Williams ducked questions on whether he should have indicted Lynn's boss, Cardinal Bevilacqua. The late cardinal was one of many members of the Catholic hierarchy who "had dirty hands," Williams said. But the prosecutors decided to go with the case where they had the most evidence of child endangerment, and that was the case against Msgr. Lynn, Williams said.

Hmm. Let's review. Bevilacqua was the guy who, according to a 2005 grand jury report, along with the late Cardinal John Krol, orchestrated a systemic cover-up of sexual abuse of children over four decades that shielded 63 pervert priests from prosecution, after they had raped, sodomized and molested hundreds of innocent children.

The grand jury at first believed that Bevilacqua and other church officials were “tragically incompetent at rooting out sexually abusive priests and removing them from the ministry." But after the grand jurors reviewed thousands of pages of secret archive files that contained the same “incompetent investigation techniques ... it became apparent ... that Msgr. Lynn was handling the cases precisely as his boss wished.”

The grand jury said that under Bevilacqua, a code of secrecy existed that managed to keep both parishioners and police in the dark. “Cardinal Bevilacqua had a strict policy, according to his aides, that forbid informing parishioners,” the report said. “The cardinal, in fact, encouraged that parishioners be misinformed.”

When Lynn plowed through 323 secret archive files in 1994 to compile a list of 35 abuser priests in active ministry, it was Cardinal Bevilacqua who ordered that list shredded. Can you say cover up?

Edward P. Cullen, bishop emeritus of Allentown, sat in on a high-level meeting with the cardinal to decide what to do with that list of 35 priests, according to trial testimony. And Joseph R. Cistone, bishop of Saginaw, Mich., witnessed the shredding.

But Seth Williams ducked questions about whether he should have or would in the future indict either bishop. The district attorney said he has to weigh the evidence to see whether charges would be brought against any "additional defendants."

Williams returned to his talking points, saying this "monumental case will change the way business is done in many institutions."

The prosecutor recalled one incident where a priest named Sylwester Wiejata confessed to Lynn that he had just molested a 13-year-old girl. The monsignor admitted when he testified to the grand jury that he didn't call the police, or try to do anything to determine the identity of the girl, or her parents.

I have three daughters, the district attorney said, tearing up. He said he would be mortified if one of his daughters was raped, and authorities "didn't tell me."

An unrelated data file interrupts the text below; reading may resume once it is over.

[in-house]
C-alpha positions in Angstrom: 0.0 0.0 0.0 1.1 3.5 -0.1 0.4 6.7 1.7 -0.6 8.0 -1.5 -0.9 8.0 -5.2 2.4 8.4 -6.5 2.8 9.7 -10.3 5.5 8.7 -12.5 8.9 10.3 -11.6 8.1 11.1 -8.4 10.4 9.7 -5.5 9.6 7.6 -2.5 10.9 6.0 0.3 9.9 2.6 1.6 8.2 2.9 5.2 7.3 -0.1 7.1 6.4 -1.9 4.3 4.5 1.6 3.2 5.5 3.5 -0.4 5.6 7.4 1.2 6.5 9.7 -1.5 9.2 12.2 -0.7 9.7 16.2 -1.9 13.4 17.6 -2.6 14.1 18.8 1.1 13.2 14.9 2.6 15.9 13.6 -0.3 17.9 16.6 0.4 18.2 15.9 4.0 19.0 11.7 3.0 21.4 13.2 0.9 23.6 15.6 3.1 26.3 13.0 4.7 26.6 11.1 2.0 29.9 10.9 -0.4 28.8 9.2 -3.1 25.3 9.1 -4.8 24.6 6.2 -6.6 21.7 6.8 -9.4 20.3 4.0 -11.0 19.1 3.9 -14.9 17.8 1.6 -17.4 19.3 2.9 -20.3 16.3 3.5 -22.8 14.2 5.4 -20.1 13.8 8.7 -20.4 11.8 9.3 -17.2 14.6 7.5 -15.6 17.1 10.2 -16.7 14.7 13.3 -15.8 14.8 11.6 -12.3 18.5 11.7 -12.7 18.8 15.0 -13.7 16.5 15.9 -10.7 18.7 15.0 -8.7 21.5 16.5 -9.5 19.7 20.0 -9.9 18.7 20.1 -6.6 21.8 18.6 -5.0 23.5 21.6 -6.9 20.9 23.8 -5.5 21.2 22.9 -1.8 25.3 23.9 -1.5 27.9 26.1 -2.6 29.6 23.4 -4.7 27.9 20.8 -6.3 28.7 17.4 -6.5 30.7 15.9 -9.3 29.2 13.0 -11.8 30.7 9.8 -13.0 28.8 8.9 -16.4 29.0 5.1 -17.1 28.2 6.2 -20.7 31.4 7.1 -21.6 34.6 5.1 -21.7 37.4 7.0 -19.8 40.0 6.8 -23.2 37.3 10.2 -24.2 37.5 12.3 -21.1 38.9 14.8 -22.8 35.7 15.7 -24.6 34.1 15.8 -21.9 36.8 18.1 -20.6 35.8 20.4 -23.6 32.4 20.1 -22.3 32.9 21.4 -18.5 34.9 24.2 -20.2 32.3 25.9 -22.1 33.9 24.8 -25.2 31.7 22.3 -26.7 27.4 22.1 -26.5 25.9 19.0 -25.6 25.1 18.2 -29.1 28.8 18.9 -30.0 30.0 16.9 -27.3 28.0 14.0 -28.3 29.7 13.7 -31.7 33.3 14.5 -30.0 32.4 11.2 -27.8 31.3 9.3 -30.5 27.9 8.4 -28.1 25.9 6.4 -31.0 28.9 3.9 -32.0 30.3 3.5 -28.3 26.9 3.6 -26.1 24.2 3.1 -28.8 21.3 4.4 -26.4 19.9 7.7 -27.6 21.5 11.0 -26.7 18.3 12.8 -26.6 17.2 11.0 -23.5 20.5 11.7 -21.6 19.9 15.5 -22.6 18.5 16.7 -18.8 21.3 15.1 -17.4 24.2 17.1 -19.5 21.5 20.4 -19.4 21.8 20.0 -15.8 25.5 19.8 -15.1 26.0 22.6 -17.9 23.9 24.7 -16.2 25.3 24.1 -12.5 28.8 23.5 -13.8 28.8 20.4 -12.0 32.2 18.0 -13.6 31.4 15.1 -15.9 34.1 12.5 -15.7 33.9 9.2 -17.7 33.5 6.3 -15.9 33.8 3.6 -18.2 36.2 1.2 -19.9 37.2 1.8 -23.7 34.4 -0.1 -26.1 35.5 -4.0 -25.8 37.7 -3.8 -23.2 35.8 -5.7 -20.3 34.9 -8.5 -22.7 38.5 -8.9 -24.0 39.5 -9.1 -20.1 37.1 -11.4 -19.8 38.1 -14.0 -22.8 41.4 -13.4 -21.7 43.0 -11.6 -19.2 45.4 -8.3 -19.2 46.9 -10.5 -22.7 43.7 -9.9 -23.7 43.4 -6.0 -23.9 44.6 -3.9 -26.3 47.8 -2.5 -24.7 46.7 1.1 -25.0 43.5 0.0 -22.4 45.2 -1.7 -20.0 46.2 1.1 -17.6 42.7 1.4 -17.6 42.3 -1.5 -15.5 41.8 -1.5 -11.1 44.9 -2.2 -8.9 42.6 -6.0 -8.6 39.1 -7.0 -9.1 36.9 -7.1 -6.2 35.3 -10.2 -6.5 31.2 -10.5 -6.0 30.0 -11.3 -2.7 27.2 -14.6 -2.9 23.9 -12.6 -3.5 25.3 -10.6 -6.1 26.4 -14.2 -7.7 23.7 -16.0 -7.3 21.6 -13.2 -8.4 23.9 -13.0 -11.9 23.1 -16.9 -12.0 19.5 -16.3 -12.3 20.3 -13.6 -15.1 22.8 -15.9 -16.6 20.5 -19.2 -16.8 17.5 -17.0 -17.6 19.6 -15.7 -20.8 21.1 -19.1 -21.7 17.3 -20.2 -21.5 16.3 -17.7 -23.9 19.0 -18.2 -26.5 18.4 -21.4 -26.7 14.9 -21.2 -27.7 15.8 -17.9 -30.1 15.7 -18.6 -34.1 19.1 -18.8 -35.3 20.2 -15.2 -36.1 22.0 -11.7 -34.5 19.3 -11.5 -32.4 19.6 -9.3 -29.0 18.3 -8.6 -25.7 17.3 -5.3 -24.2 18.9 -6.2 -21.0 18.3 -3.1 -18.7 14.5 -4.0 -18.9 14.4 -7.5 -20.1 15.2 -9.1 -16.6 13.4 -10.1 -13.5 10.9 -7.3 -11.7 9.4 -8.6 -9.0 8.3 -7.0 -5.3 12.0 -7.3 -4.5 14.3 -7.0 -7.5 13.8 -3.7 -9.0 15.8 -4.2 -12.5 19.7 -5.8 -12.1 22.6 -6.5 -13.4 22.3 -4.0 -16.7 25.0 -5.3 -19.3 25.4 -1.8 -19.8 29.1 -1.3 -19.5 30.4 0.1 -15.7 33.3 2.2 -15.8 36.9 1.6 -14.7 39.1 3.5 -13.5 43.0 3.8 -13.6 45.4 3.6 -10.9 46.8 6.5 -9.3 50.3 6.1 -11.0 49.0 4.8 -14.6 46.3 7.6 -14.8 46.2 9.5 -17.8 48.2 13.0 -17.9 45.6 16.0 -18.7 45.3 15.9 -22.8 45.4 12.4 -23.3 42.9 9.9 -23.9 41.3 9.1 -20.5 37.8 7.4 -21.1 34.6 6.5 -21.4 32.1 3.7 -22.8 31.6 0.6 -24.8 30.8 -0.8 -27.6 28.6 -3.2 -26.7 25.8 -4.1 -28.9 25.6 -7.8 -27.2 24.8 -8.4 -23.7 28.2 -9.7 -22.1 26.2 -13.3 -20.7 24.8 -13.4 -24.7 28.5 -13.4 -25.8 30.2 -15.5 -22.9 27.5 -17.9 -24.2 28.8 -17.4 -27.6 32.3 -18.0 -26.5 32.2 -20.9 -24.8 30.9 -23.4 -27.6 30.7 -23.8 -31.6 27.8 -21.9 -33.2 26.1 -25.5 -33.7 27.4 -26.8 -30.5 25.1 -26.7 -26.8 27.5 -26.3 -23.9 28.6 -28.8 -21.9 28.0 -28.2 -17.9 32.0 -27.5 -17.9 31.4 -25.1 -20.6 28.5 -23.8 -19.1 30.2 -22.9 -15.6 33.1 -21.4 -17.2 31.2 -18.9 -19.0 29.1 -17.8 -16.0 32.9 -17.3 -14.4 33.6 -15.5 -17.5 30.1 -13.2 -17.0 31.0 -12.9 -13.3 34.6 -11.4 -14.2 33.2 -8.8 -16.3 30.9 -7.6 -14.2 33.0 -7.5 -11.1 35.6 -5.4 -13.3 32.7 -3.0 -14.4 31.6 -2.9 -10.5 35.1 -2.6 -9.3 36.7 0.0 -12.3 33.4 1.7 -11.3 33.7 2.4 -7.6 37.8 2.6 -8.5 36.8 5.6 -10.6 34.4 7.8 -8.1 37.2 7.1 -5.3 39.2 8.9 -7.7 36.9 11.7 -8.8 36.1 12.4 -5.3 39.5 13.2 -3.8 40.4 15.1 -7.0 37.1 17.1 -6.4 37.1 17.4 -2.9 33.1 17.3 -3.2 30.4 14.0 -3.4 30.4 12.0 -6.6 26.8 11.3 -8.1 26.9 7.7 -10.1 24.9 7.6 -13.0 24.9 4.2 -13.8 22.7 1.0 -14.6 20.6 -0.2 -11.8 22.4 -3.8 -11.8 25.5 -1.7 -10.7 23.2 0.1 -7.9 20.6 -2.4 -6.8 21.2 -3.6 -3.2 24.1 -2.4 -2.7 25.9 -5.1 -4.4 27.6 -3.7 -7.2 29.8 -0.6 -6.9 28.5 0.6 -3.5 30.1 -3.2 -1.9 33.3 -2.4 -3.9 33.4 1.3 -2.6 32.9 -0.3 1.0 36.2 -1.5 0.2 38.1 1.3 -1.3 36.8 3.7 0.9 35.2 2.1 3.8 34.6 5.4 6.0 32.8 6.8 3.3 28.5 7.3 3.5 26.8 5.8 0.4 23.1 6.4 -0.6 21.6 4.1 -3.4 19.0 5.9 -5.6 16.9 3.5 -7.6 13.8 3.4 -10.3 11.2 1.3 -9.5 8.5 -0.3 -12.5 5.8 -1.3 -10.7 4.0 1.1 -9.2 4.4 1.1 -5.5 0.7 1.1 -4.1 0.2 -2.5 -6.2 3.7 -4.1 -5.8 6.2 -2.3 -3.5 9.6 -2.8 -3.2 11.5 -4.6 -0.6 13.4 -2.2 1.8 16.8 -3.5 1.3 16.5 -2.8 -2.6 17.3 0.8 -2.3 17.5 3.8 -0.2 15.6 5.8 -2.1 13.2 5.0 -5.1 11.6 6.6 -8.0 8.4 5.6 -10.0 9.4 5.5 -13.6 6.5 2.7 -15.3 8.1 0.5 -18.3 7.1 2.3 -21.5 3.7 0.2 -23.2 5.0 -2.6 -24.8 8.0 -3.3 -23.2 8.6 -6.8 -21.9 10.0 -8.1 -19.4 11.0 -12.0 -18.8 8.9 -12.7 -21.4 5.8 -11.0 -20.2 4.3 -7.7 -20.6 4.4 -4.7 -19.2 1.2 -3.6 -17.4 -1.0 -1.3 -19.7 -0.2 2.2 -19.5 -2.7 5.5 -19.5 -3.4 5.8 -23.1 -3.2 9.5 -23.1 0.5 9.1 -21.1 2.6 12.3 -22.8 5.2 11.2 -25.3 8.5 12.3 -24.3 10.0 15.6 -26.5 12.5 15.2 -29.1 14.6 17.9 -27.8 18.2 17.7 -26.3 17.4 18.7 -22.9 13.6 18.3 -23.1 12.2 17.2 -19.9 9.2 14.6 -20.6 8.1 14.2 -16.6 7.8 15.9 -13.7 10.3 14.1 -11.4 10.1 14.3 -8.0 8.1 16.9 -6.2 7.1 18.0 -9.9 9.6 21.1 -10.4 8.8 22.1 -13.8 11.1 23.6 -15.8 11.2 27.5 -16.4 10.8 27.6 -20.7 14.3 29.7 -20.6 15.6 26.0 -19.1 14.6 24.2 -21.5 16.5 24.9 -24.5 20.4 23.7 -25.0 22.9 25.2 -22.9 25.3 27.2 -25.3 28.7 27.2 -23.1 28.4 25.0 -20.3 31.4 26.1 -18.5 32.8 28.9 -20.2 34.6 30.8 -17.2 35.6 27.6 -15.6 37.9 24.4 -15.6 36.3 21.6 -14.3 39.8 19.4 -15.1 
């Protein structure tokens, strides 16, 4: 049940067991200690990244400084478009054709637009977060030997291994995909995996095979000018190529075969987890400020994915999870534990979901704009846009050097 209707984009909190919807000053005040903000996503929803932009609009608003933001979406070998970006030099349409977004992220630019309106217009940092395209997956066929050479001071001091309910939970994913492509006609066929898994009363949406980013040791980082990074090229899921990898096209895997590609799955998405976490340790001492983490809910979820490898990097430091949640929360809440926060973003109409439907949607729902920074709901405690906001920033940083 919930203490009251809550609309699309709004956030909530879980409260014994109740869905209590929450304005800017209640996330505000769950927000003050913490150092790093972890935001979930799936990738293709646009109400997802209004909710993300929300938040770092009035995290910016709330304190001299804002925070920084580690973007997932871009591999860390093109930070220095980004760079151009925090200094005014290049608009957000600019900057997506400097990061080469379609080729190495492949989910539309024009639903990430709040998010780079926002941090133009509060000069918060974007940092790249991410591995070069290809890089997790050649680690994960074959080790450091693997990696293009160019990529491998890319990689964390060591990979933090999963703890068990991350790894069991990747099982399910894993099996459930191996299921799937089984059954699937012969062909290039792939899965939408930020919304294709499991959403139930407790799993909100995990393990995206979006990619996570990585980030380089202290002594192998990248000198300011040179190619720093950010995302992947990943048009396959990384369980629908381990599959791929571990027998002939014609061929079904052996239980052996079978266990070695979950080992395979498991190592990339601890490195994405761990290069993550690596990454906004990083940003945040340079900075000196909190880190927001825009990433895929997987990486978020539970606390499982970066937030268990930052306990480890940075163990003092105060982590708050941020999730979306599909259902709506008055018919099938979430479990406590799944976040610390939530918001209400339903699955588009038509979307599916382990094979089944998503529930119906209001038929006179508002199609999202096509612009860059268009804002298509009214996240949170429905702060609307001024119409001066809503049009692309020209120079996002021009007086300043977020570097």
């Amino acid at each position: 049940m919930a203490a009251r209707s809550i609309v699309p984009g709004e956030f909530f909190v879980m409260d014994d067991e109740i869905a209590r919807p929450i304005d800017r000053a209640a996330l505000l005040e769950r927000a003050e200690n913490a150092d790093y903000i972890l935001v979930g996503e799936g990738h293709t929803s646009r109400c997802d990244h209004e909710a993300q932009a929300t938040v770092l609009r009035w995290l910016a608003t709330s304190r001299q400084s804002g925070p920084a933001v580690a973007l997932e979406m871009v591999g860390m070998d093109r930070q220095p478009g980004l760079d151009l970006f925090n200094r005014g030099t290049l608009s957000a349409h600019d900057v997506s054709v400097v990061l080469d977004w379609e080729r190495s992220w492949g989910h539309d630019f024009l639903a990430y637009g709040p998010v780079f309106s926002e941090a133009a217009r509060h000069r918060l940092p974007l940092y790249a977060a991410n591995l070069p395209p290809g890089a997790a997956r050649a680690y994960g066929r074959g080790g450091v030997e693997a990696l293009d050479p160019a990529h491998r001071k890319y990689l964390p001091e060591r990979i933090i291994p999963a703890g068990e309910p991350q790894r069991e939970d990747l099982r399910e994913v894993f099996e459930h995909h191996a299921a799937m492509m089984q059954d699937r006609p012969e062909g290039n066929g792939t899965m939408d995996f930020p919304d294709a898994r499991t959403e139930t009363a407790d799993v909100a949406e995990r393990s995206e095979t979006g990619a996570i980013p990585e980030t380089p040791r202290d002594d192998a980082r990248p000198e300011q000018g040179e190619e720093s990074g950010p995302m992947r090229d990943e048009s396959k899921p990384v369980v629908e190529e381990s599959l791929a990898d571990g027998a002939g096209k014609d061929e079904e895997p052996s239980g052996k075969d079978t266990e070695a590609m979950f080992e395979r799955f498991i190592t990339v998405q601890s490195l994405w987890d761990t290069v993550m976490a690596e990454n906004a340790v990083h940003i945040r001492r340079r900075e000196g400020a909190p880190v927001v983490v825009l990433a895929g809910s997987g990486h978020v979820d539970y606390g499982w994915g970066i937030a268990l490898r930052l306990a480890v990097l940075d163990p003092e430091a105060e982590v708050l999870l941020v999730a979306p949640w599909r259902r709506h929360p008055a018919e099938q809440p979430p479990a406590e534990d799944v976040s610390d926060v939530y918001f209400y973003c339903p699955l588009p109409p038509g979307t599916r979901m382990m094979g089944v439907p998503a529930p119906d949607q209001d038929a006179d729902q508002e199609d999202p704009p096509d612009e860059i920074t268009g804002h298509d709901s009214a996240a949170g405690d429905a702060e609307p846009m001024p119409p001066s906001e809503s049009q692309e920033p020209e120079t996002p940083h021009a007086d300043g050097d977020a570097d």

Ok, so he upgraded the crime from molestation to rape. But the DA was on a roll. The message had gone out that sex abuse would no longer be tolerated in Philadelphia. And as he sits in his jail cell tonight, the monsignor got that message, the district attorney said.

Yes, tonight, all the citizens of Philadelphia can breathe easier knowing the monsignor is no longer at large, thanks to the bottom feeders at the district attorney's office, and their cheerleader on the bench in Courtroom 304. The message is out there, if you're a kingpin of a criminal organization, make sure you and your top associates have an underling at the bottom of the organizational chart ready to take the fall.

A monumental verdict indeed.

Friday, June 22, 2012

Jury Returns Mixed Verdict

On the thirteenth day of deliberations, the jury finally reached a verdict in the Philadelphia priest abuse trial. Msgr. Lynn was found guilty on a single count of child endangerment, but he was acquitted on a conspiracy charge and a second child endangerment charge. The jury was deadlocked on the charges against Fr. James Brennan. 

More to come...

Thursday, June 21, 2012

If the Jury Remains Deadlocked, Should the D.A. Retry the Case?

With the jury off today, it's a good time to speculate about if the jury remains deadlocked, should District Attorney Seth Williams retry the case?

Will Spade, a former Philadelphia assistant district attorney who worked on the 2005 grand jury investigation of the Archdiocese of Philadelphia, says it's a no-brainer.

"I really do think they have to because it's such an important case and because they've staked so much on it," said Spade, now a defense lawyer. "To Seth's credit he's the first prosecutor in America to actually hold the Catholic hierarchy responsible for this stuff. I think there's too much riding on it, so they have to do it."

 Spade even volunteered to help the war effort.

"If the jury does hang or there's a less than completely successful verdict, I will volunter to go back to the D.A.'s office and help them out with this retrial," Spade said.

But Fred Tecce, a former federal prosecutor and TV commentator, said in the event of a deadlock, it might be a better to play let's make a deal. Prosecutors and defense lawyers should start talking about negotiating a deal where Msgr. William J. Lynn pleads guilty to a misdemeanor, or a probation offense, Tecce said. He doesn't think it's a smart move to retry the case.

"At that point you look like you're on a vendetta," Tecce said. "Sometimes, discretion is the better part of valor. And the problems that resulted in a hung jury don't go away in the second trial."